Now we’re cooking.
Operation of a new Spanish solar thermal plant just kicked into high gear, taking the title as the world’s largest commercial tower-type collector.
The remarkable solar collection facility with the rather unremarkable name – the PS20 – passed its initial trial run with flying colors, surpassing expectations in power production. Located near the ancient city of Seville, it is now the second such tower collector in commercial use.
Abengoa Solar operates the new plant, which has a power capacity of 20 megawatts, enough juice to power about 10,000 homes.
The plant uses 1,255 heliostats (motorized mirrors) to reflect sunshine onto a fixed focal point. The heliostats follow the sun’s path throughout the day to catch maximum rays. Like a legion of faithful followers, the mirrors face upward and pay tribute to the towering idol in their midst. That would be the 531 foot tall collection tower, the object of their reflection.
With a surface area of 1,291 square feet each, the massive mirrors working together focus over a million and a half effective square feet of sunlight on the apex of the tower. It gets hot. Very hot. That heat energy can be used to boil steam to turn turbines, or stored for later use.
Concentrating solar power (CSP) is poised to take the solar industry by storm, offering all the benefits traditionally ascribed to solar – clean, renewable, etc. – with the potential to kick its biggest drawback to the curb.
What to do when the sun’s not shining has forever been solar power’s nemesis. While we can’t alter the sun’s behavior, we can store its power for later use. Electrical batteries have offered somewhat of a solution toward this end, but they are expensive, tough on the environment and impractical for utility-scale power storage.
Heat is another matter entirely.
CSP captures and concentrates the sun’s rays to boil steam, and in turn uses the pressure of that steam to turn a turbine and produce electricity. It’s far easier and more efficient to store the sun’s energy as heat than electricity. The heated fluid can be trapped in insulated storage tanks and then called upon and used to boil water long after stars have begun to shine.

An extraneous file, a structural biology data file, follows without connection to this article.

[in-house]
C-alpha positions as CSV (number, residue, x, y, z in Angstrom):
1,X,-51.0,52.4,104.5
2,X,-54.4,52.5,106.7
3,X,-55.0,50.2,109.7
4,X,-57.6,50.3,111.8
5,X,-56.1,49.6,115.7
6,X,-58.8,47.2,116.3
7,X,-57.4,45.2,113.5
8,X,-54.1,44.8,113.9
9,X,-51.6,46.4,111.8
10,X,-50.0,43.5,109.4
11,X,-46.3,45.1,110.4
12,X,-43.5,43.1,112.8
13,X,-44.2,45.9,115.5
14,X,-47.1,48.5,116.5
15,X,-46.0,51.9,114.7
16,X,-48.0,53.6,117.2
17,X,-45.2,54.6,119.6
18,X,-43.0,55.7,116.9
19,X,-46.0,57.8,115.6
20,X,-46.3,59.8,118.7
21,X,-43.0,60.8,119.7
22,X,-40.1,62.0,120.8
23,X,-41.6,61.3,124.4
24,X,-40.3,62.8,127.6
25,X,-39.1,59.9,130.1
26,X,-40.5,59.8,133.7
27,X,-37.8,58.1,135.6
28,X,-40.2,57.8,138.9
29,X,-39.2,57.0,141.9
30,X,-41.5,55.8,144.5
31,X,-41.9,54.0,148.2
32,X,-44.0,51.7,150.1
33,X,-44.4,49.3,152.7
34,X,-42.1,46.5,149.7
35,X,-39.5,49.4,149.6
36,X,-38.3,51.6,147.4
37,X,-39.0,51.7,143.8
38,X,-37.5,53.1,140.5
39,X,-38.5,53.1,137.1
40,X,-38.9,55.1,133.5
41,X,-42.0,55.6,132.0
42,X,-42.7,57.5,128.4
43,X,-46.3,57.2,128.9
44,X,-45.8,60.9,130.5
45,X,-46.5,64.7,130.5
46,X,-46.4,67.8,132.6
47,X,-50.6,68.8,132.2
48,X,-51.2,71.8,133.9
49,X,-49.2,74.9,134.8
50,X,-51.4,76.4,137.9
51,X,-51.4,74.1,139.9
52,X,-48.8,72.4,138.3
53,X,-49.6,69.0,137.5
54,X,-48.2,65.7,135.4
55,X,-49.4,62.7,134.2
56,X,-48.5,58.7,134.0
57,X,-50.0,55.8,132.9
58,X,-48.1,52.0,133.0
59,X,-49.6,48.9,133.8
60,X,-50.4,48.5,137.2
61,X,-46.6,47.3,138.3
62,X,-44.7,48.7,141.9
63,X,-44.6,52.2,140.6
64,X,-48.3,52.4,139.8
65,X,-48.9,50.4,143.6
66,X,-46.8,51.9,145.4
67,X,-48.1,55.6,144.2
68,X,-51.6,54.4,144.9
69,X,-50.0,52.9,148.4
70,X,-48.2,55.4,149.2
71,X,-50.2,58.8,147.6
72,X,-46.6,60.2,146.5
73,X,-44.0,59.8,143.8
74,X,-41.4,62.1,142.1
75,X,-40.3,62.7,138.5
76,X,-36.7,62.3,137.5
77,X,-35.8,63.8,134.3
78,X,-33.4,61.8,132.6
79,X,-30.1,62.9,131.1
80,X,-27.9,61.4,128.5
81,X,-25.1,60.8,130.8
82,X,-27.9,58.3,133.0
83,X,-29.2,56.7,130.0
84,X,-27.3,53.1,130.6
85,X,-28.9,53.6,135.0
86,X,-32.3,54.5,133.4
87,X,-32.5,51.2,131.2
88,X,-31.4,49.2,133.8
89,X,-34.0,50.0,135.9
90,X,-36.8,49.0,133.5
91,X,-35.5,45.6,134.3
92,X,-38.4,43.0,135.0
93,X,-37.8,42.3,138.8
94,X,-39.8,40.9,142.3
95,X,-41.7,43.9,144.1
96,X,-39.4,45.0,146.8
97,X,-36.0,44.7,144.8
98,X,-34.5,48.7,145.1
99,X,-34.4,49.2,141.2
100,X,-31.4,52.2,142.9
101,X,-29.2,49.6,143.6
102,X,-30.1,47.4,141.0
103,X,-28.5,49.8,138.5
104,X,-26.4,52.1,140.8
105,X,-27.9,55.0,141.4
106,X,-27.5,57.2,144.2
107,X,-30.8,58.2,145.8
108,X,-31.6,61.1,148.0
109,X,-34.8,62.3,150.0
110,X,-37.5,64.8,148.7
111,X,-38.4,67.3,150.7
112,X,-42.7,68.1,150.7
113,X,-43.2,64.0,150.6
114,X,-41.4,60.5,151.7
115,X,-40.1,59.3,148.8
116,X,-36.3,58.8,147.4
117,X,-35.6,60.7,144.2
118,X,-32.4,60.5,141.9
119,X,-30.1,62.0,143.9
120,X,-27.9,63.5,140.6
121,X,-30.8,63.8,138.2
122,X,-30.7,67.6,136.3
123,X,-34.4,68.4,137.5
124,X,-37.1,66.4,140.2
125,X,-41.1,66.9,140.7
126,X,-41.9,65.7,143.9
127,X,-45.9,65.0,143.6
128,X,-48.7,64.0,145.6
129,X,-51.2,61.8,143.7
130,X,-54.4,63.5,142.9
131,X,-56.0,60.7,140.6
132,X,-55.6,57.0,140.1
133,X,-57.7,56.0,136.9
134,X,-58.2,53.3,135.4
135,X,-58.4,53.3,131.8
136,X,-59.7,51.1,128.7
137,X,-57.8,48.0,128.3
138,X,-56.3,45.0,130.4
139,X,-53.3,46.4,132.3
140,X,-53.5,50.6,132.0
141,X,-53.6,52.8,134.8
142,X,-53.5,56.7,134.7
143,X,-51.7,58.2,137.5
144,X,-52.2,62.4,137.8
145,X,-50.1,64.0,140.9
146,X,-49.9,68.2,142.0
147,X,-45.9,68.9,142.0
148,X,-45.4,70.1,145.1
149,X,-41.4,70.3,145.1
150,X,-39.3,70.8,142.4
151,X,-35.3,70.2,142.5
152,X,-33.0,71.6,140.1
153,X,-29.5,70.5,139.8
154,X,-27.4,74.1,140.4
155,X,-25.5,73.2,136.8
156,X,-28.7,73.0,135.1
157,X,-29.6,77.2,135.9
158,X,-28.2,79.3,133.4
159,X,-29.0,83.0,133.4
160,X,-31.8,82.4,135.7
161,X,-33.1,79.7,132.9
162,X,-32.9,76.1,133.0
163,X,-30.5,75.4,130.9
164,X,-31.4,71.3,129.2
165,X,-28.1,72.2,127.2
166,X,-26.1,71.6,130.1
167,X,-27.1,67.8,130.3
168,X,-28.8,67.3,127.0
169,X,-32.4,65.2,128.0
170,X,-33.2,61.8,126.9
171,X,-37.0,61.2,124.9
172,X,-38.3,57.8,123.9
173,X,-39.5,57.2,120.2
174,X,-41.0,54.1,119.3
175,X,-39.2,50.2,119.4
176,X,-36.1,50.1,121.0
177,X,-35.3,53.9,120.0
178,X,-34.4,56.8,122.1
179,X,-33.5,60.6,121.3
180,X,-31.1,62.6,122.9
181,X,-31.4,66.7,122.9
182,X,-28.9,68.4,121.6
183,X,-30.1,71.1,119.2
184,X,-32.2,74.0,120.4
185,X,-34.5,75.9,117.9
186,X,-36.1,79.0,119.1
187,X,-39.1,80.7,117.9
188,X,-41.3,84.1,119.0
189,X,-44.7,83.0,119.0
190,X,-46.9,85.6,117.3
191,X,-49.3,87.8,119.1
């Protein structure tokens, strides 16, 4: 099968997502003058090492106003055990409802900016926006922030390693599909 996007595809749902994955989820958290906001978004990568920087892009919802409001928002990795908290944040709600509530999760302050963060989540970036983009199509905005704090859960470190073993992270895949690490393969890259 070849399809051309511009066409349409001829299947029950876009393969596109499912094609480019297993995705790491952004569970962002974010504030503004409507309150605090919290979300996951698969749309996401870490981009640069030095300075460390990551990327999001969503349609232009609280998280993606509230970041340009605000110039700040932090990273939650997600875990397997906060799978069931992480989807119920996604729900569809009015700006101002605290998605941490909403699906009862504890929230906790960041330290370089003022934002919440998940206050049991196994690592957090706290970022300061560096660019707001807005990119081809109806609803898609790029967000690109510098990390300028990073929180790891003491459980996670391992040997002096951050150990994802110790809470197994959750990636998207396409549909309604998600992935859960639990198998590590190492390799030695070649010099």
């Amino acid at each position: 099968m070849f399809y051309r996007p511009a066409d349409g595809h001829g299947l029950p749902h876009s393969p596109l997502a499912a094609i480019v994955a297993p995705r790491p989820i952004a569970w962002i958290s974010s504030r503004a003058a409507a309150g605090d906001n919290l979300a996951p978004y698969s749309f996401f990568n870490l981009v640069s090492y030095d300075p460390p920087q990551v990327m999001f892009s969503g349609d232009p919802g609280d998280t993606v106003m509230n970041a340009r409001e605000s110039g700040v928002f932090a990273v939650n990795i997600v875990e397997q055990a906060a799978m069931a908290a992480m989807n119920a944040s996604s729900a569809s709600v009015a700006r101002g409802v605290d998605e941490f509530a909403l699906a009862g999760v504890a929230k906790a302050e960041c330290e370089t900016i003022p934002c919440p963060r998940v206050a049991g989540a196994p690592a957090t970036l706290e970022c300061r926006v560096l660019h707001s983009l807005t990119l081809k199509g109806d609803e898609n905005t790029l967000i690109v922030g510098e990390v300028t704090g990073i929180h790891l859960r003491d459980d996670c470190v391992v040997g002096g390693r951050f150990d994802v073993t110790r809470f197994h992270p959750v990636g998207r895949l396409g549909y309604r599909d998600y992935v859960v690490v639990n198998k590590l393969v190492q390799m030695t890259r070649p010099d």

It’s historically been just plain easier to set things on fire – coal, oil, natural gas – and use the heat energy to produce steam to power our stuff.
Easier for now, but perhaps not for much longer.
Current technology can store solar-generated heat for up to seven hours, and the US National Renewable Energy Laboratory is looking forward to stretching that to an amazing 12 hours!
In sum : Concentrating solar power walks very softly yet carries a big stick. It has the potential muscle to compete with fossil fuels in terms of megawatt output, yet treads very lightly indeed on the earth. With its new PS20 plant, Abengoa is making great strides toward this end for the solar industry and clean energy.
Photo Credit: Sandia National Laboratories http://www.nrel.gov/data/pix/Jpegs/00036.jpg
Soon after graduating college in 2005, I started work as a reporter in Lexington and Arlington in Massachusetts. I loved the writing and interviewing, yet felt something lacking. I now know what that something was. Though I always approached every story with respect and gave it my best effort, absent was the passion for and investment in the subject matter I was reporting on. Since then, I’ve discovered that passion - environmental issues and renewable energy. I’ve immersed myself in these disciplines and understand the link between the two. My goal is to share with the world the big things happening in our small corner of the planet.